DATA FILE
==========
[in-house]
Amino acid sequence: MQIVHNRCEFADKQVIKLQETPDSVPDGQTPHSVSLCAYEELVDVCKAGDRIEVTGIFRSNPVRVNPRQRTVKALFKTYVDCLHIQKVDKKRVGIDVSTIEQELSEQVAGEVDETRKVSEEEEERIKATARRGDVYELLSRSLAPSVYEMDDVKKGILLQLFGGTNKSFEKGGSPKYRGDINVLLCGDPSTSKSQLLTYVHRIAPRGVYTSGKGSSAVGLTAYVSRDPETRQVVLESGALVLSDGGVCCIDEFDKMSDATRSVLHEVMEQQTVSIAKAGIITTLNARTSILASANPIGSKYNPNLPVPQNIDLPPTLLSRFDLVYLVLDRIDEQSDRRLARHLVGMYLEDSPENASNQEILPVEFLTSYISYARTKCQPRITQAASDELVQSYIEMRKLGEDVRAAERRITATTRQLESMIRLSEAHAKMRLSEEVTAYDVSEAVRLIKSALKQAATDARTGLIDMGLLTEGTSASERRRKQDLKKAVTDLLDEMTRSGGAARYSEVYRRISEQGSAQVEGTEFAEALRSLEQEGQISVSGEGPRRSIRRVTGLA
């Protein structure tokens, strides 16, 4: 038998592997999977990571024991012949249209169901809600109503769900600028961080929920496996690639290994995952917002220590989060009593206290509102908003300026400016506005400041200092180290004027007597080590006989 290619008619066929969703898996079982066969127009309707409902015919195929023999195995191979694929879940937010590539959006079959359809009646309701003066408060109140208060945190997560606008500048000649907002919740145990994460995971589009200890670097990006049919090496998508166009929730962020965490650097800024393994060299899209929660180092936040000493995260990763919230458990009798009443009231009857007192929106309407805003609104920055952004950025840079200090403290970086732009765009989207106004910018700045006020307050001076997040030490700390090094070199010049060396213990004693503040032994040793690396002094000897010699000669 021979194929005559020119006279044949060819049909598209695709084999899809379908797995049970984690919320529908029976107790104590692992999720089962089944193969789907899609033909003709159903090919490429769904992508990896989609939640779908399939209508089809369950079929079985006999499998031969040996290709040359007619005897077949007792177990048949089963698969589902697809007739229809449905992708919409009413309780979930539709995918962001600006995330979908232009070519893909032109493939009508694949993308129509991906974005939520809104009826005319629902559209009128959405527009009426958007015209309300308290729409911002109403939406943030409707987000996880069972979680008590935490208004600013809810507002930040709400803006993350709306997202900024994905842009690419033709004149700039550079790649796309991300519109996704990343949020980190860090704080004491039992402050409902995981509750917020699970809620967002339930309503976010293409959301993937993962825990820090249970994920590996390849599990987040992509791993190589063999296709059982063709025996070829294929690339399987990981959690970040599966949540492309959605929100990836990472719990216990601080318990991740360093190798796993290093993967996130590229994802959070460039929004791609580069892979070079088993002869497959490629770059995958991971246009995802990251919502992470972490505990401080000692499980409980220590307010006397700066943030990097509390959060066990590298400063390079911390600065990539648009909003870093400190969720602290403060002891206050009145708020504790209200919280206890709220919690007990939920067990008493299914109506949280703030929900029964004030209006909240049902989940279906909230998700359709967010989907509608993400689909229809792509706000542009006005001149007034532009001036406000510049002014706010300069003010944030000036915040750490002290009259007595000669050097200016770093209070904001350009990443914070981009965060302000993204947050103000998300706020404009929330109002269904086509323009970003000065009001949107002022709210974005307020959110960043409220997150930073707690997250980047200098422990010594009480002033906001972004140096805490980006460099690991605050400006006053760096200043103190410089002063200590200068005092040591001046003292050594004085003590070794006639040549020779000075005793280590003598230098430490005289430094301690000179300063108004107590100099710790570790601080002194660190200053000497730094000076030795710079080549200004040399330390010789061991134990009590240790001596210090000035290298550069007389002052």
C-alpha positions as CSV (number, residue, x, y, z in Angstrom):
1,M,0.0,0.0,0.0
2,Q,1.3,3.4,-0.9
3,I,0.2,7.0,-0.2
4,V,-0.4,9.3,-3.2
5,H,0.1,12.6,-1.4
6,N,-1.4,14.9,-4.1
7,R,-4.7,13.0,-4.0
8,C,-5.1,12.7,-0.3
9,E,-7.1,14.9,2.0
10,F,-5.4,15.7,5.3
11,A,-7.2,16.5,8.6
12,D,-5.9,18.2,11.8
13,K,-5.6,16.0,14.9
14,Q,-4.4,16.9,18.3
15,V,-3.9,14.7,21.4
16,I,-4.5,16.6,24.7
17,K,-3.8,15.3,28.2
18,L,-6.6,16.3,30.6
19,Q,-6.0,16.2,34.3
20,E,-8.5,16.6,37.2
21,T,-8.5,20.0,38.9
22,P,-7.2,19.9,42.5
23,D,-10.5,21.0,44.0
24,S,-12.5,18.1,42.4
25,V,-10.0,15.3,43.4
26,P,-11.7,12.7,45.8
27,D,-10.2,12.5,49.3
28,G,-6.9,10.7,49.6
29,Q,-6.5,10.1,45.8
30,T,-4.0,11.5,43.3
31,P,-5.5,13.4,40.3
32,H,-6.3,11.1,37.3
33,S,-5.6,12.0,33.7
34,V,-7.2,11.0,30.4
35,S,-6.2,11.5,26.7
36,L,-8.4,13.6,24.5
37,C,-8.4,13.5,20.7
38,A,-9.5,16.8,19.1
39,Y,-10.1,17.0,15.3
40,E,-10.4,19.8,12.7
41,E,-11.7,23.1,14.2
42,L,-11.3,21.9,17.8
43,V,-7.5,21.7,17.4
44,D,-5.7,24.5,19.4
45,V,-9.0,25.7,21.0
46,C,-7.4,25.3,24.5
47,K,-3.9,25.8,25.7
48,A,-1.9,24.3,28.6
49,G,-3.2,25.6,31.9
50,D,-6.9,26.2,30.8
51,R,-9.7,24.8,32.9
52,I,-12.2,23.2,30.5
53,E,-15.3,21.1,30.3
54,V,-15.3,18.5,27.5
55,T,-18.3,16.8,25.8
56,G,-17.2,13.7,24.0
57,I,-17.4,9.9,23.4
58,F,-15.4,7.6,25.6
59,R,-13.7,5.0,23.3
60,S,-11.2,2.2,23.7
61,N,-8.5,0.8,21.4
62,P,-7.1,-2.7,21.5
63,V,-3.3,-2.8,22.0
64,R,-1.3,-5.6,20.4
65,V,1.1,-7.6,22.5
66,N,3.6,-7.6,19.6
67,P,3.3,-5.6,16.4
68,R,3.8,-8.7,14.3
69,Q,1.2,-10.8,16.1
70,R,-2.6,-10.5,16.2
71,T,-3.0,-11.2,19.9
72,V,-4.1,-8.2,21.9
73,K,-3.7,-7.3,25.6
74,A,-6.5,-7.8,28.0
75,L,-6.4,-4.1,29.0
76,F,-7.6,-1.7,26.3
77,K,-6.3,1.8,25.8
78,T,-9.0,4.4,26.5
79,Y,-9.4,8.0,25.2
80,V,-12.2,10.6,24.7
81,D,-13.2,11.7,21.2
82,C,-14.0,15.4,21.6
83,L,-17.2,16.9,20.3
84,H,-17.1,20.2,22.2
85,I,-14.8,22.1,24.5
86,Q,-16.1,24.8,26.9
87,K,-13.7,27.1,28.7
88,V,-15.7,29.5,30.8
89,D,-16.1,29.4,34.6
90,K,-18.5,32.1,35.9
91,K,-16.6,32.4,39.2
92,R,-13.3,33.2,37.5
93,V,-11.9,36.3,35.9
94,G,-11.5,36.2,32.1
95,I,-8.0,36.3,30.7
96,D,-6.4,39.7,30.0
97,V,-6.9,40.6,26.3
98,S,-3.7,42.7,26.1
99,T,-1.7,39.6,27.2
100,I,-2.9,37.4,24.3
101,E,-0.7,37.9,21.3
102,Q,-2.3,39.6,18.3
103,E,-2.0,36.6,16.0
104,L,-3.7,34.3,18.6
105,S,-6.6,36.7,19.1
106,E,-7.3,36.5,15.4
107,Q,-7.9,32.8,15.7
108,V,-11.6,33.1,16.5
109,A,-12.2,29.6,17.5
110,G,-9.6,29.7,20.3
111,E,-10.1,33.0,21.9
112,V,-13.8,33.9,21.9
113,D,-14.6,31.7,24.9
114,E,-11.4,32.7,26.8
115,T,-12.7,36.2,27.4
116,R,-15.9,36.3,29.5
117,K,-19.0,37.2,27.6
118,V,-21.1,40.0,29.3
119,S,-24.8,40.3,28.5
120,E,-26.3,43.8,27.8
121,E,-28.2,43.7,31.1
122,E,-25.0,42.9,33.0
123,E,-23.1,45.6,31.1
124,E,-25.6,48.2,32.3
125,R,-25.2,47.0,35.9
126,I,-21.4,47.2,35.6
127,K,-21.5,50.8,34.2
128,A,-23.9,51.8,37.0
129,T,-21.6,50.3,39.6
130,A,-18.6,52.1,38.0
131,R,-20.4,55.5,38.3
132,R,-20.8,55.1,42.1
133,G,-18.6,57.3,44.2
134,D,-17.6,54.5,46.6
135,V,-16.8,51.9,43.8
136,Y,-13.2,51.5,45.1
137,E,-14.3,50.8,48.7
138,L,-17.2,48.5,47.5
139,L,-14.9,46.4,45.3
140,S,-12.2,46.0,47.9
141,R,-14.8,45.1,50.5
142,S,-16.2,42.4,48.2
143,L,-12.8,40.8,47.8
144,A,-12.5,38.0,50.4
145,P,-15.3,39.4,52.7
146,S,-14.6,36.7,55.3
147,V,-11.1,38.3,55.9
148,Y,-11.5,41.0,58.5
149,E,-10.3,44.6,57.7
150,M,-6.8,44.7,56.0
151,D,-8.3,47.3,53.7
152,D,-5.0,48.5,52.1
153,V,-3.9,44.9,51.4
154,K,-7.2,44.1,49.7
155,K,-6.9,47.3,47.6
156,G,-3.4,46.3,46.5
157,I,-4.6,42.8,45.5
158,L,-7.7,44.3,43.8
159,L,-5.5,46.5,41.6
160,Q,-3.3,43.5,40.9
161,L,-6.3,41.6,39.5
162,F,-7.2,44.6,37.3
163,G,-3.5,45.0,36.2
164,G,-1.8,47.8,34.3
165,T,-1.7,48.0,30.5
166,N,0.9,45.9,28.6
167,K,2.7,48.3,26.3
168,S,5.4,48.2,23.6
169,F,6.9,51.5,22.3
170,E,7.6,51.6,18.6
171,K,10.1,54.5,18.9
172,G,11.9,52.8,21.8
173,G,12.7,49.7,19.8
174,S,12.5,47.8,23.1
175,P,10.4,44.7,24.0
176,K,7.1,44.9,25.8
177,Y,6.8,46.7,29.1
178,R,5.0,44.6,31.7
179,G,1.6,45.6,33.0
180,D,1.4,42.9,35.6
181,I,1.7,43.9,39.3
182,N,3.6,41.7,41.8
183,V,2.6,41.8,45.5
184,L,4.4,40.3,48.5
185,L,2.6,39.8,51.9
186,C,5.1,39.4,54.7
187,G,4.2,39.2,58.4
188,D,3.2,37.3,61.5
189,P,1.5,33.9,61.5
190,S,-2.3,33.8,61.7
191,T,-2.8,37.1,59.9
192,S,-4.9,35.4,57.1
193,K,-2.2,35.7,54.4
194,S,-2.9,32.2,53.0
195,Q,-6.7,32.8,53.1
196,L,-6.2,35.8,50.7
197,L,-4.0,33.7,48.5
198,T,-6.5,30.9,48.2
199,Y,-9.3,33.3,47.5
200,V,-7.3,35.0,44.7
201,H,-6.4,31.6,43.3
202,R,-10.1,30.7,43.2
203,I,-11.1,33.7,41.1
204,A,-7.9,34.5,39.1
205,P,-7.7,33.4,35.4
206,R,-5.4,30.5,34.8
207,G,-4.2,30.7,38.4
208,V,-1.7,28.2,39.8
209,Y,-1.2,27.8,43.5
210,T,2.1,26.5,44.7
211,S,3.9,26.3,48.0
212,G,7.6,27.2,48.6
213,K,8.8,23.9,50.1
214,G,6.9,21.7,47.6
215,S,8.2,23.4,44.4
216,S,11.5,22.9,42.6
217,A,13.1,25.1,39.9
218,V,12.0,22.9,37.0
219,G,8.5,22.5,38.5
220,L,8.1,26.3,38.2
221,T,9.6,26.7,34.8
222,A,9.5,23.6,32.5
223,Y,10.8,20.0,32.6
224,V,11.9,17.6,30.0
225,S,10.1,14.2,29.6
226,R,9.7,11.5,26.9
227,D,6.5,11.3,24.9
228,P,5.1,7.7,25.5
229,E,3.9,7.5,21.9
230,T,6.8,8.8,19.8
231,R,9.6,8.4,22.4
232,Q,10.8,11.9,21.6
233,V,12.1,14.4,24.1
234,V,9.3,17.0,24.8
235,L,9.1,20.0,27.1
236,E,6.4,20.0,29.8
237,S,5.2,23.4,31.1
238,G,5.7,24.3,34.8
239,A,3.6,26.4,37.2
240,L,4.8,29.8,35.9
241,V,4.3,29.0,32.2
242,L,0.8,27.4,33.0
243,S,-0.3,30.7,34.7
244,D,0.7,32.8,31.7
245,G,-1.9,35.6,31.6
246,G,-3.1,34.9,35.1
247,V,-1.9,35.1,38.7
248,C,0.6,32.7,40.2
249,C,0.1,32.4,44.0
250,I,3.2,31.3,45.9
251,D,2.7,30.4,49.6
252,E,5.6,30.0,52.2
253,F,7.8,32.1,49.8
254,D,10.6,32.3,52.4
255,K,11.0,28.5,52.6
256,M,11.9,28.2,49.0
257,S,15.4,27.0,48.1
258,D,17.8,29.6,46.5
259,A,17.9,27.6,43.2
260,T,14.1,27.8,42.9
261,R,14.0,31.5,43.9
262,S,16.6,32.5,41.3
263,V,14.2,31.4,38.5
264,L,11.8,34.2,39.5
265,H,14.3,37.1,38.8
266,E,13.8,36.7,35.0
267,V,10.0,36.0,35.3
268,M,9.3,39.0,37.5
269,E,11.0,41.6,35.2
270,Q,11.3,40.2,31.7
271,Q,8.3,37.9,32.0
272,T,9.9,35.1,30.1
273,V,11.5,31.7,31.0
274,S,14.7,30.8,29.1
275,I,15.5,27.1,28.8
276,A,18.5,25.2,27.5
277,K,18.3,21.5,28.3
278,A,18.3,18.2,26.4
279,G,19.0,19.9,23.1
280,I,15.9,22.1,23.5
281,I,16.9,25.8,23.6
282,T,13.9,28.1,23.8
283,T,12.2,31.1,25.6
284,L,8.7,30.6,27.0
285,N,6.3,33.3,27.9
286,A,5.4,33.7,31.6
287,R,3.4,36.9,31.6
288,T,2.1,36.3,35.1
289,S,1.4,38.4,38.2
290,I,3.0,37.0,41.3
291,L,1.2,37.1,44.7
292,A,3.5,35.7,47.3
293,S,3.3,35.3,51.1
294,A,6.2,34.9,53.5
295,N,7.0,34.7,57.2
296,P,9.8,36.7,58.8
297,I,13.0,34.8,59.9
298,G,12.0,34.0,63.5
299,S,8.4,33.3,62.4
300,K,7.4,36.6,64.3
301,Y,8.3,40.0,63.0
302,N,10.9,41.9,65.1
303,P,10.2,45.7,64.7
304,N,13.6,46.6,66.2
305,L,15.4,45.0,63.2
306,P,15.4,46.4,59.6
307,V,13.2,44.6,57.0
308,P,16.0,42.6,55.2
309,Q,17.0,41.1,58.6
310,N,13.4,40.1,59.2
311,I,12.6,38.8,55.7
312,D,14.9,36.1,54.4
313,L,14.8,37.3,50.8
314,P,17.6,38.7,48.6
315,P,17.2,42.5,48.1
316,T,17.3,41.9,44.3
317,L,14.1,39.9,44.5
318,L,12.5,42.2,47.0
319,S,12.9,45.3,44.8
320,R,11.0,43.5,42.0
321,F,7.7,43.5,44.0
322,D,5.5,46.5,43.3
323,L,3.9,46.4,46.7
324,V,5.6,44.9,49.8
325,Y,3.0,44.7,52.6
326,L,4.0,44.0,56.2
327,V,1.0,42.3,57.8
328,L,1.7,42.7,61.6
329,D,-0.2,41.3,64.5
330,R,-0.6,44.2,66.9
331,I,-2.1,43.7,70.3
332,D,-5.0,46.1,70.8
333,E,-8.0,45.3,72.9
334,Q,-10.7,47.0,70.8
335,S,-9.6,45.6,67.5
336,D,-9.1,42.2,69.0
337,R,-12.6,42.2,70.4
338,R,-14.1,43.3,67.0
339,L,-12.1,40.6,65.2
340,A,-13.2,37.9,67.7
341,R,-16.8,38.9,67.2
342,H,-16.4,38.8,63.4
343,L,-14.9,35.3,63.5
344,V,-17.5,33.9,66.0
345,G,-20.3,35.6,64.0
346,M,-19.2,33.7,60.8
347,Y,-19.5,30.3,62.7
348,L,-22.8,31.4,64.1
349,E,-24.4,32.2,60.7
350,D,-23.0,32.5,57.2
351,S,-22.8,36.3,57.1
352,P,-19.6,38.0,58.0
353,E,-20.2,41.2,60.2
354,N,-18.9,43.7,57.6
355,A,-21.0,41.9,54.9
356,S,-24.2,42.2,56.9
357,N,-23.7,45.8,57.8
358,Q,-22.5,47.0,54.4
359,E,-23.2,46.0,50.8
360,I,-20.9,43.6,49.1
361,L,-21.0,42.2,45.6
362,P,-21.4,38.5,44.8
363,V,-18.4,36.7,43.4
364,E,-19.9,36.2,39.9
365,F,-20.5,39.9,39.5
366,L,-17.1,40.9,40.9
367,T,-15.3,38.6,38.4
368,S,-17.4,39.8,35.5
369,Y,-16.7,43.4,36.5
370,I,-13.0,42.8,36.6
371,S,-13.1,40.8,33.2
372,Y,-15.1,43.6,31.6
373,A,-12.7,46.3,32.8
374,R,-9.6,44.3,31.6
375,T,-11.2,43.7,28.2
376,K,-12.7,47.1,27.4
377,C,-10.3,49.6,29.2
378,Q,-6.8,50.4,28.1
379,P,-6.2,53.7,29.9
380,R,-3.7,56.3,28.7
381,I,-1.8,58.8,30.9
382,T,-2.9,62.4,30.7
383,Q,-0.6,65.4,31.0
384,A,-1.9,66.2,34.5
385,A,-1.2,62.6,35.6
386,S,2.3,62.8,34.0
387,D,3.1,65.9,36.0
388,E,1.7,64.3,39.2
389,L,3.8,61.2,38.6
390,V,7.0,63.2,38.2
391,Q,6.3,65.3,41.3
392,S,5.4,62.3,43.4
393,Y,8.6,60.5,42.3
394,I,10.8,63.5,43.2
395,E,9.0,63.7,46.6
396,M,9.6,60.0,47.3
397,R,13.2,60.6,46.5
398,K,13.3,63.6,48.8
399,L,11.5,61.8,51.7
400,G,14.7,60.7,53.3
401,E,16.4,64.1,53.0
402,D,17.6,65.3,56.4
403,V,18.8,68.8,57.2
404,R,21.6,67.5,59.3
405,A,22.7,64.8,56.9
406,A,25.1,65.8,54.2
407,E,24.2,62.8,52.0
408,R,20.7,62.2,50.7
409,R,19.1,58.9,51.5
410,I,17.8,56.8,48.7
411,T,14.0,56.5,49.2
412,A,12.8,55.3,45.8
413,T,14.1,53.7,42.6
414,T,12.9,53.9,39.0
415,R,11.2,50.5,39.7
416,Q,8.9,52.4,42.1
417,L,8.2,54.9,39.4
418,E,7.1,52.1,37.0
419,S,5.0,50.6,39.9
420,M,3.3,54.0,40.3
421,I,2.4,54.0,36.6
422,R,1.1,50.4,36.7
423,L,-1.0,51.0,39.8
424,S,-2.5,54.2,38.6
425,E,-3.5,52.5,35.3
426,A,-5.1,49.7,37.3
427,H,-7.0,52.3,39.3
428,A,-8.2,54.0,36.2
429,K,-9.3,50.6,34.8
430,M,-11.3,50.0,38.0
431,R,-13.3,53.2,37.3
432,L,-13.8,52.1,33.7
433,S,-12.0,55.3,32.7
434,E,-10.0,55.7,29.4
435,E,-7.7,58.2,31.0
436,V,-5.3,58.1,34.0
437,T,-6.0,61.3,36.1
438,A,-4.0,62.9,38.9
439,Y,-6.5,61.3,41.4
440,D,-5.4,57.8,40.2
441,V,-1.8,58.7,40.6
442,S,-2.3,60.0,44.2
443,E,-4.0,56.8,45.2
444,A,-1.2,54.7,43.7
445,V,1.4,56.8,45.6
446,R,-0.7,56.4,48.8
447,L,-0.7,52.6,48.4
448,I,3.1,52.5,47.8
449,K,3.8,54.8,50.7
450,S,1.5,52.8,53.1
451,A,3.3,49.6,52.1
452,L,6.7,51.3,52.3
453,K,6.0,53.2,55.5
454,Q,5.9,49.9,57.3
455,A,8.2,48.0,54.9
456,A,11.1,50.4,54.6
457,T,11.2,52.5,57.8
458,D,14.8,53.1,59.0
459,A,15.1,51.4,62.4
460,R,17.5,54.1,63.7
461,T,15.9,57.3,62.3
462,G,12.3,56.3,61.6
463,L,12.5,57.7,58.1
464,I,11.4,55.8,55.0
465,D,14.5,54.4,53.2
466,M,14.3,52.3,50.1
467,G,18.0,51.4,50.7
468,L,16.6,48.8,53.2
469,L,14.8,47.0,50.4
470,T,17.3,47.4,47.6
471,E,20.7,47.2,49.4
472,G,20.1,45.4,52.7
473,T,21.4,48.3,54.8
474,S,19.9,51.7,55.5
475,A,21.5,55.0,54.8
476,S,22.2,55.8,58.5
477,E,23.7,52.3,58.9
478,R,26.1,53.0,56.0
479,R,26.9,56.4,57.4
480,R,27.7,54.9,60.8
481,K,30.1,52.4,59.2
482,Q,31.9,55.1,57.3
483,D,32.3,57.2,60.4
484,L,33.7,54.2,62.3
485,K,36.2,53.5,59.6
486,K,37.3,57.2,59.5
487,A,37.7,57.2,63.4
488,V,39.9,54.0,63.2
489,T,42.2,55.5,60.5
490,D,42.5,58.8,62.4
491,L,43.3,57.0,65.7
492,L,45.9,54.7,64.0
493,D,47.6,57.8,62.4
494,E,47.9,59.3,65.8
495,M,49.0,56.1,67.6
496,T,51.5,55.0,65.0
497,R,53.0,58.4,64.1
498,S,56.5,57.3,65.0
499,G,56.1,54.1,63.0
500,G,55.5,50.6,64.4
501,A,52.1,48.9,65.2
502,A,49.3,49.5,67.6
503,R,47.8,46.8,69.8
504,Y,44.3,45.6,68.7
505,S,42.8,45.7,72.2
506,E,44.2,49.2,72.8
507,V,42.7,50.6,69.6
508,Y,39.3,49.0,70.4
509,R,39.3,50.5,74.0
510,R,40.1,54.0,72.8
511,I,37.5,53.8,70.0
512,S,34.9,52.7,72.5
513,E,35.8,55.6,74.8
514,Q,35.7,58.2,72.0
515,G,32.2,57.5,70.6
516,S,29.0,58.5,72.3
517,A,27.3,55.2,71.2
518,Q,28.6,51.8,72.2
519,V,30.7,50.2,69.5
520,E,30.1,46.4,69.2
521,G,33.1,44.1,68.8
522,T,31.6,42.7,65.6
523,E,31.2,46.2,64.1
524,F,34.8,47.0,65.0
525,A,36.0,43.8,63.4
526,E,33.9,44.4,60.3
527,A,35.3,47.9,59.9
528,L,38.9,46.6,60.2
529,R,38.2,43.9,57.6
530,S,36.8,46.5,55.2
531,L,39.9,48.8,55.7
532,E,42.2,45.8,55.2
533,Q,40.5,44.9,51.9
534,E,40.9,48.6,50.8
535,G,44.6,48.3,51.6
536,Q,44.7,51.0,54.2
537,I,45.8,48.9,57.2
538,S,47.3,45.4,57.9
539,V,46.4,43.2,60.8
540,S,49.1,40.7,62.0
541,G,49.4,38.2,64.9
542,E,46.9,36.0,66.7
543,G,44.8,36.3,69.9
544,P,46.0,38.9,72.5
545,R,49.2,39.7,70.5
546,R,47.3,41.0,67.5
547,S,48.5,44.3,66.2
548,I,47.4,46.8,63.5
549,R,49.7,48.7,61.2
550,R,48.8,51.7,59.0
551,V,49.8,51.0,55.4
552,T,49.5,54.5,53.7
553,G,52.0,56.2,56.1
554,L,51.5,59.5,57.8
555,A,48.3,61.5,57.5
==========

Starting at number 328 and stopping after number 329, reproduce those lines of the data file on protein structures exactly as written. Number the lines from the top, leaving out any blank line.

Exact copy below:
324,V,5.6,44.9,49.8
325,Y,3.0,44.7,52.6